Culbreath: Sterling reputationWritten by Matt 'Shaggy' Culbreath | | firstname.lastname@example.org
Pity the Clip Show, because even when the Los Angeles Clippers win, they lose.
In their third consecutive year making the playoffs, and their first year without having to share the postseason spotlight with the Lakers, instead of making headlines with their play on the court, the Clippers were instead in the news for an entirely, brutally different reason. Team owner Donald Sterling was recently banned from the NBA for life for some incredibly racist comments he made in a recorded conversation with his girlfriend.
After a few days of hearing this discussed on my radio station, I feel like I need to address some of the more common issues that keep coming up.
First and foremost: “Doesn’t he have the freedom of speech?” Sure he does. The First Amendment guarantees that the government may not pass laws to infringe on your right to say, print or draw whatever you want. Now, there is some question as to how this is applied lately, from everything from indecency laws to “free speech zones.” But Sterling hasn’t been criminally charged or arrested. The government has, in fact, done nothing. The court of public opinion is what weighed in here, and boy, did they bring down the lumber.
See, the freedom of speech includes the freedom to respond. We are not compelled to sit on our hands and listen to what somebody says. We are free to argue, walk away and refuse to talk to that person again.
The NBA is walking away, refusing to do business with the man, and using the rules he agreed to abide by in an effort to force him to sell the team. You can argue if they should, but you can’t argue that they can’t. I’d certainly hope you’d do the same if someone you did business with suddenly dropped a Marge Schott-like “Hitler was good at the beginning” kind of line.
Second: “Why is this blowing up now?” Yes, there are mounds of evidence of Sterling’s bad attitude for people with different levels of melanin in their skin, most of it tied to his property holdings, and his refusal to rent to African-Americans and Asian-Americans. So why is one recording suddenly the catalyst for his ouster?
There are two answers. The first is that the old guard at the NBA, former commissioner David Stern, never took Sterling on directly. Don’t know why. He was probably hoping Sterling would pass away before he did something else. Adam Silver, as new commissioner, had to come out strong in his first real test as the man in charge. Also, and it hurts to admit it, but you have to look at who broke the story on the recording: TMZ. Just the sheer volume of that audience, not to mention its direct feed into social media, meant that it was going to catch fire, and quickly.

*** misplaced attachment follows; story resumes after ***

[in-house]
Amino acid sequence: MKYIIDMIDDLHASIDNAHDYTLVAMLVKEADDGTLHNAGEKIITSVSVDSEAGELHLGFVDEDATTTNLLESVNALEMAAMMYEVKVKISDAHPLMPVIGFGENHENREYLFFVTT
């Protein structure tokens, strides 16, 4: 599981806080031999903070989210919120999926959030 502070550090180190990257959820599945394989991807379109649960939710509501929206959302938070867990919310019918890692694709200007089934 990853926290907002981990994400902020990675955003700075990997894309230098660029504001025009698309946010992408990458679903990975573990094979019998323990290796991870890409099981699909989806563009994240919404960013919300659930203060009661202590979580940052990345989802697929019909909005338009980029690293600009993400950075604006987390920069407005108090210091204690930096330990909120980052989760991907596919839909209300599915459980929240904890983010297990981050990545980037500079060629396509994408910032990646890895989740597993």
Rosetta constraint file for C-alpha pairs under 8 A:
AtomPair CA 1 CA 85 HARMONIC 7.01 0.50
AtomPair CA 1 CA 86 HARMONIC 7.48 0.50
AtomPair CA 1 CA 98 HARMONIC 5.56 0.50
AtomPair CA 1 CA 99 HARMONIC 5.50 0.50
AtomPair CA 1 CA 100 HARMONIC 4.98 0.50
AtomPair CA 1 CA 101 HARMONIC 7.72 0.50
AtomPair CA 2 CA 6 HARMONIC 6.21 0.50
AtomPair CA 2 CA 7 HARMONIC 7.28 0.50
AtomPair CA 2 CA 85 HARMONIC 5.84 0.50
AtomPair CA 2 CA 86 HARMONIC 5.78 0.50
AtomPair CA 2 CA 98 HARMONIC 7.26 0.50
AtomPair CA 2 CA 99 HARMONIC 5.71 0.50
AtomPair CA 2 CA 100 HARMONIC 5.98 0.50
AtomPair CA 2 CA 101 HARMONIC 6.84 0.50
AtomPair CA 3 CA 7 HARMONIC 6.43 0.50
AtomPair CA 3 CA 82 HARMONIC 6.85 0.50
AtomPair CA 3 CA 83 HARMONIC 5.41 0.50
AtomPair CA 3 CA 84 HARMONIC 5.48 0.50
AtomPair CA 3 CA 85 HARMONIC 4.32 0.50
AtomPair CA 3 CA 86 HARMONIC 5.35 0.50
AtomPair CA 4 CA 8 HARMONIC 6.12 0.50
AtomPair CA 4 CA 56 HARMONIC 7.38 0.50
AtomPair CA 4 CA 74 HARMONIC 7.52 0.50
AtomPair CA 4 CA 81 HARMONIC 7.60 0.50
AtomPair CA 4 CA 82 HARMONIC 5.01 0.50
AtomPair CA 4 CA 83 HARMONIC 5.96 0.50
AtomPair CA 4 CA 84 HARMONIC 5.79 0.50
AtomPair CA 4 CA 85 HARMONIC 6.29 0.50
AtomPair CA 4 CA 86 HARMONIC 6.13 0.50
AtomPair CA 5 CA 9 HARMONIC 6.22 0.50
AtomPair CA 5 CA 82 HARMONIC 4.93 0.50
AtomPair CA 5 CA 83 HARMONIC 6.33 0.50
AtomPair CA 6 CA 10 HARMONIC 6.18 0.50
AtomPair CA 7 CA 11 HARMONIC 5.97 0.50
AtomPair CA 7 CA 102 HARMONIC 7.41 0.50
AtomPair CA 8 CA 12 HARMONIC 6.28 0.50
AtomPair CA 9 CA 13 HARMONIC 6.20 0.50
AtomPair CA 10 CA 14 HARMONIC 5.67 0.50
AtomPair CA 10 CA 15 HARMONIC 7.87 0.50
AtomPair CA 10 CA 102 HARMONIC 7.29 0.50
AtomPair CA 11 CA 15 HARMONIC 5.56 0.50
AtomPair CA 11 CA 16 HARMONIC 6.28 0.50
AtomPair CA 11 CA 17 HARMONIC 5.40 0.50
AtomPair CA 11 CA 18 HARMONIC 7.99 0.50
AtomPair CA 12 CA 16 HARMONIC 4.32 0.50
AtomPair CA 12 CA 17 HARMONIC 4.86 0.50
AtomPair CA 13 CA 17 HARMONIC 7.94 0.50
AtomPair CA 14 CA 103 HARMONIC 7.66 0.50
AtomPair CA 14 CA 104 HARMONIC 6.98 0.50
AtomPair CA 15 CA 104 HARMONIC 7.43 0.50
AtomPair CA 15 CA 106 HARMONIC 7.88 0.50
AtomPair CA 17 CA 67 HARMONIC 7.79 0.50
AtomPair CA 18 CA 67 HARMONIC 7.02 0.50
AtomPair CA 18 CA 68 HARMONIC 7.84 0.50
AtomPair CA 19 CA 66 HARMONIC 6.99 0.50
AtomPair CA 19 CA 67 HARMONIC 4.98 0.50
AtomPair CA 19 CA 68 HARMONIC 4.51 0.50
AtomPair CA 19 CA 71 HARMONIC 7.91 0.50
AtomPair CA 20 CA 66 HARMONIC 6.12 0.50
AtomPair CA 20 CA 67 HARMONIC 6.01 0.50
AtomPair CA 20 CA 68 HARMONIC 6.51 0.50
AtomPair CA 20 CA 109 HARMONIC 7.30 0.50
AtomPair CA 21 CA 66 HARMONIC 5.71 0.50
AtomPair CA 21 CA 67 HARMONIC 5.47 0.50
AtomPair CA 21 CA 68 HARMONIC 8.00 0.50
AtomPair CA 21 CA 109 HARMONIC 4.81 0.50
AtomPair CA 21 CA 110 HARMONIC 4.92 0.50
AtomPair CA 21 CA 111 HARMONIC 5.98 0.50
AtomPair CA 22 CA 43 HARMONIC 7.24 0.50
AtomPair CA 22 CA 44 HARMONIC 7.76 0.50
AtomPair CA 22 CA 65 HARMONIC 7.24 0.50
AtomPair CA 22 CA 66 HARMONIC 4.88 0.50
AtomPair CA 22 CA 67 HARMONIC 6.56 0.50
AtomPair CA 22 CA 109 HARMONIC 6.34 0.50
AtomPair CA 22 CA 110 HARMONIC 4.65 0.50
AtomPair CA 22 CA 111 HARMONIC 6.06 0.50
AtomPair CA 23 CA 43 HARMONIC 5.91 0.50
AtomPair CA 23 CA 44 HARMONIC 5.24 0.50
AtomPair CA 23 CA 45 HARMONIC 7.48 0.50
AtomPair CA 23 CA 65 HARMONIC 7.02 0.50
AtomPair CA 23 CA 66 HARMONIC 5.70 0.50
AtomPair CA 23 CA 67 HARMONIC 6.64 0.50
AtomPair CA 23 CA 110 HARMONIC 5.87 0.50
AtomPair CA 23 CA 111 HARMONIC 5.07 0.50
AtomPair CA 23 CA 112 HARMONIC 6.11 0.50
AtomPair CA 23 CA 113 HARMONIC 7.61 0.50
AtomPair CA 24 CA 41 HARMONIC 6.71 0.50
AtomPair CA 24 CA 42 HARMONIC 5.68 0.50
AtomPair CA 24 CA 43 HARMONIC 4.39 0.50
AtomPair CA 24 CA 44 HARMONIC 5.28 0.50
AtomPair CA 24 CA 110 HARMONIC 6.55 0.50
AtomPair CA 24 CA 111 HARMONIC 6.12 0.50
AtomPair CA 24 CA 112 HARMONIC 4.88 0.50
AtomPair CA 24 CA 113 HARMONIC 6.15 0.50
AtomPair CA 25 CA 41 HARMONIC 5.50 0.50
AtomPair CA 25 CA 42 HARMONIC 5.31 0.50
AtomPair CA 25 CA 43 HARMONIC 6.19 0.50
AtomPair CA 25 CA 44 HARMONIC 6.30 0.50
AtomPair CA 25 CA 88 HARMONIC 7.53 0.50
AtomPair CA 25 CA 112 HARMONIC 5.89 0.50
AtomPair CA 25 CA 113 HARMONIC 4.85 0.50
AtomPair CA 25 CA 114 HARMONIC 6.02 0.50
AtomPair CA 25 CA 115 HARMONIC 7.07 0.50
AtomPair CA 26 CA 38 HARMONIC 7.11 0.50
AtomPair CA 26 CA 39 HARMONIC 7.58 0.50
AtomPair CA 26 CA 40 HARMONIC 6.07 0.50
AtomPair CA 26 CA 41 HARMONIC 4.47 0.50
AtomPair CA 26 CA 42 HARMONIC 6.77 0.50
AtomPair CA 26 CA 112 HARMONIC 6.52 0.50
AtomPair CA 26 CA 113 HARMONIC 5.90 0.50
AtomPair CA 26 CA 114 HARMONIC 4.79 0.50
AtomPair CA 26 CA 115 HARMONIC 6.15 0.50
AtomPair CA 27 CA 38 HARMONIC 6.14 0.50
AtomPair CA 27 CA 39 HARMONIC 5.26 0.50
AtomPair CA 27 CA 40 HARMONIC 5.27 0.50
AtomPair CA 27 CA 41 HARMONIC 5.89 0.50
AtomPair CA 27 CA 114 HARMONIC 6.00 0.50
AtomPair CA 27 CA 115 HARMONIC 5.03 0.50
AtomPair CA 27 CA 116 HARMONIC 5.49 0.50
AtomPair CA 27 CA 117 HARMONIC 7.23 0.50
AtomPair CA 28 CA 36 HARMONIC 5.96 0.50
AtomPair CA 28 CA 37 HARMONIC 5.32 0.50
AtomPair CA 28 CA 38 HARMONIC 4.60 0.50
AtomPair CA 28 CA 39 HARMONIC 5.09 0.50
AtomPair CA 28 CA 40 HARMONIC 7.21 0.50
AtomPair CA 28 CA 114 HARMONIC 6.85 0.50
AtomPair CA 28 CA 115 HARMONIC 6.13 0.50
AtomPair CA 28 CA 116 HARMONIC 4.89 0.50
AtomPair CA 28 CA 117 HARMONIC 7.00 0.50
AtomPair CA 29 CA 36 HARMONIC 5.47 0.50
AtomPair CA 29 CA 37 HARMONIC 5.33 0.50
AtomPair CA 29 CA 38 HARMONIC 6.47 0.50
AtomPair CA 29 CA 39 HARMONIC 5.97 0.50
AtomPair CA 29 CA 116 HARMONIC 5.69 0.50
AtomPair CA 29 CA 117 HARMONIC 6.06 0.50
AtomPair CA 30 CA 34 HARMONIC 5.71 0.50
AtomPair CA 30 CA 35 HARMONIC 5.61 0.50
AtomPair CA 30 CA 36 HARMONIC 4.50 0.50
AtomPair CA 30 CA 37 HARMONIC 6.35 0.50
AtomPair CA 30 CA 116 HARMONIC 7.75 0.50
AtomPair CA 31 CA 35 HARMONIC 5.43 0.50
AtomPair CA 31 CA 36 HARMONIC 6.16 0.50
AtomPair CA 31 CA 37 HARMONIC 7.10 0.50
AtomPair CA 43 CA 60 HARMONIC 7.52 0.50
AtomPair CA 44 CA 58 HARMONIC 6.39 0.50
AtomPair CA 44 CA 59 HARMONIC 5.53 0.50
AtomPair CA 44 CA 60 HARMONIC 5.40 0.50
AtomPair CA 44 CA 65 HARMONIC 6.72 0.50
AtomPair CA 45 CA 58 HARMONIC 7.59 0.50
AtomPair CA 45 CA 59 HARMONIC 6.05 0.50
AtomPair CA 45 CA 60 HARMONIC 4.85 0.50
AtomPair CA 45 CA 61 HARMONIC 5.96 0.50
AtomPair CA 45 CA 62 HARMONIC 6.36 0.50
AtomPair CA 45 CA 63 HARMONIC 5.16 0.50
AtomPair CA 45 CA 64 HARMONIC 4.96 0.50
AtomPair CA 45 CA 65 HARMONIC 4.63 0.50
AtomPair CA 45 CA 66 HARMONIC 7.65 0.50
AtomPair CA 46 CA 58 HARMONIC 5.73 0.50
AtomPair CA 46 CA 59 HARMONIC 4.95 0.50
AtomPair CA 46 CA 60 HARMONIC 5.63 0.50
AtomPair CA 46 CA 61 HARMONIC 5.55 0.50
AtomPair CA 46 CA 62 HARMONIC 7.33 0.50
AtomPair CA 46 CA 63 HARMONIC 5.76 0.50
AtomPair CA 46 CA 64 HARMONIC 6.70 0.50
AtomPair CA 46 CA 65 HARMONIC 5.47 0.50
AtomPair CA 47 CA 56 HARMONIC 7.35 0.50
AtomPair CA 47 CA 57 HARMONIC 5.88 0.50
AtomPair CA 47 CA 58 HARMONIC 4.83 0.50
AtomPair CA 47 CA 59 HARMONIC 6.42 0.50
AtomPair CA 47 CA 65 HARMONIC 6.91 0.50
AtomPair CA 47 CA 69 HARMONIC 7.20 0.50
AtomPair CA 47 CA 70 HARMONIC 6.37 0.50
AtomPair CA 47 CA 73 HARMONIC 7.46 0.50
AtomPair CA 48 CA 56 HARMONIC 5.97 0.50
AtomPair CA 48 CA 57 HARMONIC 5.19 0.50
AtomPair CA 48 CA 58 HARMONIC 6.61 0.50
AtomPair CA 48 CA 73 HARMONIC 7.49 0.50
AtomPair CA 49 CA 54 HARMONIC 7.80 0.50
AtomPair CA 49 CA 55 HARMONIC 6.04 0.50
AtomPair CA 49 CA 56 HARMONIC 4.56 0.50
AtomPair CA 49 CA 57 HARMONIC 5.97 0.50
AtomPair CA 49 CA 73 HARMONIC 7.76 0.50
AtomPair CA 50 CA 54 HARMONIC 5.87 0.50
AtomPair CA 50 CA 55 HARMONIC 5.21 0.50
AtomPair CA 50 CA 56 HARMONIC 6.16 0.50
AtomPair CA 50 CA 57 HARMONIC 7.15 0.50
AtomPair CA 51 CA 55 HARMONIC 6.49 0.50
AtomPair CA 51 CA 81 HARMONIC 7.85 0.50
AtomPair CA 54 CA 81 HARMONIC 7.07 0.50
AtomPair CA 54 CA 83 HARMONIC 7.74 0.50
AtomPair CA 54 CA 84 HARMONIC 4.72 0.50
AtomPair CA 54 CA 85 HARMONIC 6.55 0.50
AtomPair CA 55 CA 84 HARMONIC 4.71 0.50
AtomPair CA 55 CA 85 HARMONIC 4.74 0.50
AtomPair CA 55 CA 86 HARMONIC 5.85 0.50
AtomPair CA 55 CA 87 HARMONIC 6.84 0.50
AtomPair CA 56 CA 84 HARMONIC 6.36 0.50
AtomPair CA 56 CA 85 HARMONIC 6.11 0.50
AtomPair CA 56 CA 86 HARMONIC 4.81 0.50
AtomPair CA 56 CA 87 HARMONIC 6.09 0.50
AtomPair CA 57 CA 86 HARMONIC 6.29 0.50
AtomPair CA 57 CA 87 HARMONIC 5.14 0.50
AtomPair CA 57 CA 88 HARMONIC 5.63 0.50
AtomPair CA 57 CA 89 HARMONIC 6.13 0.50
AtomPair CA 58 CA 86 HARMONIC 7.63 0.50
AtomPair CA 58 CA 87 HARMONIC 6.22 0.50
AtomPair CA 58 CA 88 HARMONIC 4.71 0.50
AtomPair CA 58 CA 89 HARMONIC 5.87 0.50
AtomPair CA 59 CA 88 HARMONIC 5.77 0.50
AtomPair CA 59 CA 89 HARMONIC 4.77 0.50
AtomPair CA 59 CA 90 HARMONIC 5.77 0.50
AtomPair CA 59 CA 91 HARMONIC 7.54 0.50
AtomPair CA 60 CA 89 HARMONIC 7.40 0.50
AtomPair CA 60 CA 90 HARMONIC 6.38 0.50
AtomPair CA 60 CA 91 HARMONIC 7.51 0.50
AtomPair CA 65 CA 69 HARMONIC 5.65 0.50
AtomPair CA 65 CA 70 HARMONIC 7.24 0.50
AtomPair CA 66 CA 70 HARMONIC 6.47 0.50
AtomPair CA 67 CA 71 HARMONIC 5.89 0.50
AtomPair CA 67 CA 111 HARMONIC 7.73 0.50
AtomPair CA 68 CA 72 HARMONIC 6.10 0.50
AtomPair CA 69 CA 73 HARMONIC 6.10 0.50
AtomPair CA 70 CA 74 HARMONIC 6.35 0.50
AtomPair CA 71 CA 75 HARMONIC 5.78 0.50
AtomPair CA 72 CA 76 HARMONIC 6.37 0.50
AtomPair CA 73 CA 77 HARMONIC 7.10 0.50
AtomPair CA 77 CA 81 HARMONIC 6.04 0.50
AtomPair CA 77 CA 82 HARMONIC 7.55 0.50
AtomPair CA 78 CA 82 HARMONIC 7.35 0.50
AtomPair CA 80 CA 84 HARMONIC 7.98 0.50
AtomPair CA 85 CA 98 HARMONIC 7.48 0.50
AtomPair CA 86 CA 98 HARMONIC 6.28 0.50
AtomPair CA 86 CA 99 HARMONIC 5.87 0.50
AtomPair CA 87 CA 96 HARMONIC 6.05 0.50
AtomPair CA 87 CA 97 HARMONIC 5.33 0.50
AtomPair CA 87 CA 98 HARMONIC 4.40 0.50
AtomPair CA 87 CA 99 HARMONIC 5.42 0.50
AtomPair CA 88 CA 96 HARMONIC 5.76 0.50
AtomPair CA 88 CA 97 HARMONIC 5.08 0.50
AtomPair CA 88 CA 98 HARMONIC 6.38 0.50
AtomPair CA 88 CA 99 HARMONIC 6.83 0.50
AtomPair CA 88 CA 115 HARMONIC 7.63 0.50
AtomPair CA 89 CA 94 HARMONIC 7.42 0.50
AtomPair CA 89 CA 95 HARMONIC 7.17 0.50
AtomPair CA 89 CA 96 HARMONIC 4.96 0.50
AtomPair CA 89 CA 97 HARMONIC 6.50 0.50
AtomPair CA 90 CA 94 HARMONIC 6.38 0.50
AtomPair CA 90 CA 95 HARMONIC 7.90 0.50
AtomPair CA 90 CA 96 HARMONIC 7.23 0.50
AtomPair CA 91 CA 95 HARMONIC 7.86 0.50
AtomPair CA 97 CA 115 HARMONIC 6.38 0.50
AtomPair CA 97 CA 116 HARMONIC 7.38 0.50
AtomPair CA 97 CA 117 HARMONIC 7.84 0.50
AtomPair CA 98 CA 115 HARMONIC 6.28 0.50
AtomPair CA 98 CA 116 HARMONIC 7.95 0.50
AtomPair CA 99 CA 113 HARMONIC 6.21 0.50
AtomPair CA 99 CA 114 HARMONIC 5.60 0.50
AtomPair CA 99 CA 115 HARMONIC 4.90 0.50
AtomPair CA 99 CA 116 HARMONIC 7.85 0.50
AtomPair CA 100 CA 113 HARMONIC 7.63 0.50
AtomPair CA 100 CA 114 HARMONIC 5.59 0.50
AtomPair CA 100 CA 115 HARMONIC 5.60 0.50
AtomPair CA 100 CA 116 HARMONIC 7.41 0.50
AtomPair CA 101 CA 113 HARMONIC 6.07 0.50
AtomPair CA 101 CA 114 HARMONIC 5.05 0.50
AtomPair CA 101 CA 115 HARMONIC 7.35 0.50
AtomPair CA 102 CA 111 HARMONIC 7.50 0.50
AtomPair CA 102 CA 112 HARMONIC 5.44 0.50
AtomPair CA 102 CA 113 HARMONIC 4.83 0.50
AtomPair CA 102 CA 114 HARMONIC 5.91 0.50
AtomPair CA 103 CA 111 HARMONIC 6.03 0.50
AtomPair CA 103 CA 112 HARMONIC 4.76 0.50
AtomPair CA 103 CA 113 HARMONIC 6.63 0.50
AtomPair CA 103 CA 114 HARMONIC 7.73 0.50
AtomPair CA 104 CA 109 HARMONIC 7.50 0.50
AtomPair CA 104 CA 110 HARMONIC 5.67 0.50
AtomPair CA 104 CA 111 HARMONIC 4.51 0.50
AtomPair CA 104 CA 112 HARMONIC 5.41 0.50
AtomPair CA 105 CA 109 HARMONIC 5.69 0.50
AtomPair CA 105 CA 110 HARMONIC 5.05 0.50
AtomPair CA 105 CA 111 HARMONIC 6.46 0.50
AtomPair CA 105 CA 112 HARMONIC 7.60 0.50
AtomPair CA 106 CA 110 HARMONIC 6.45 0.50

And here’s the question that hasn’t been asked, but is in the back of the mind of everyone who’s freaked out by the whole situation: “Am I next?” Not to say that they have the same kind of hate in their heart as Sterling, but I think people are literally afraid that they’ll lose their jobs if they say the wrong thing. They look at what happened at the Mozilla Corporation, when CEO Brendan Eich stepped down after a public outcry over his donations to campaigns that were trying ban same-sex marriage in California.
Look, Sterling and Eich were very high-ranking management. Donald Sterling was simultaneously a bigot toward minorities and an owner of a basketball team that employs minorities. You can see the conflict of interest. The same thing happened with Mozilla: The company employs many homosexuals, and had often been cited as a very gay-friendly organization. Hiring someone who does not hold those same values to lead the company caused many to be disillusioned with the direction of the organization. You can’t have a guy in charge who openly discriminates against his employees.
The fact of the matter is that there’s nothing illegal with what happened between the NBA and Sterling. Sterling has his views, and the NBA has theirs. They’re no longer compatible, and the NBA has the bigger stick.
“Shaggy” Matt Culbreath is sports director at 1370 WSPD. Email him at shaggy@WSPD.com.
Tags: "free speech zones", Adam Silver, African-Americans, Asian-Americans, basketball, bigotry, Brendon Eich, California, Clip Show, Donald Sterling, First Amendment, former commissioner David Stern, indecency laws, Los Angeles Clippers, Marge Schott, Mozilla, NBA, radio station, same-sex marriage, TMZ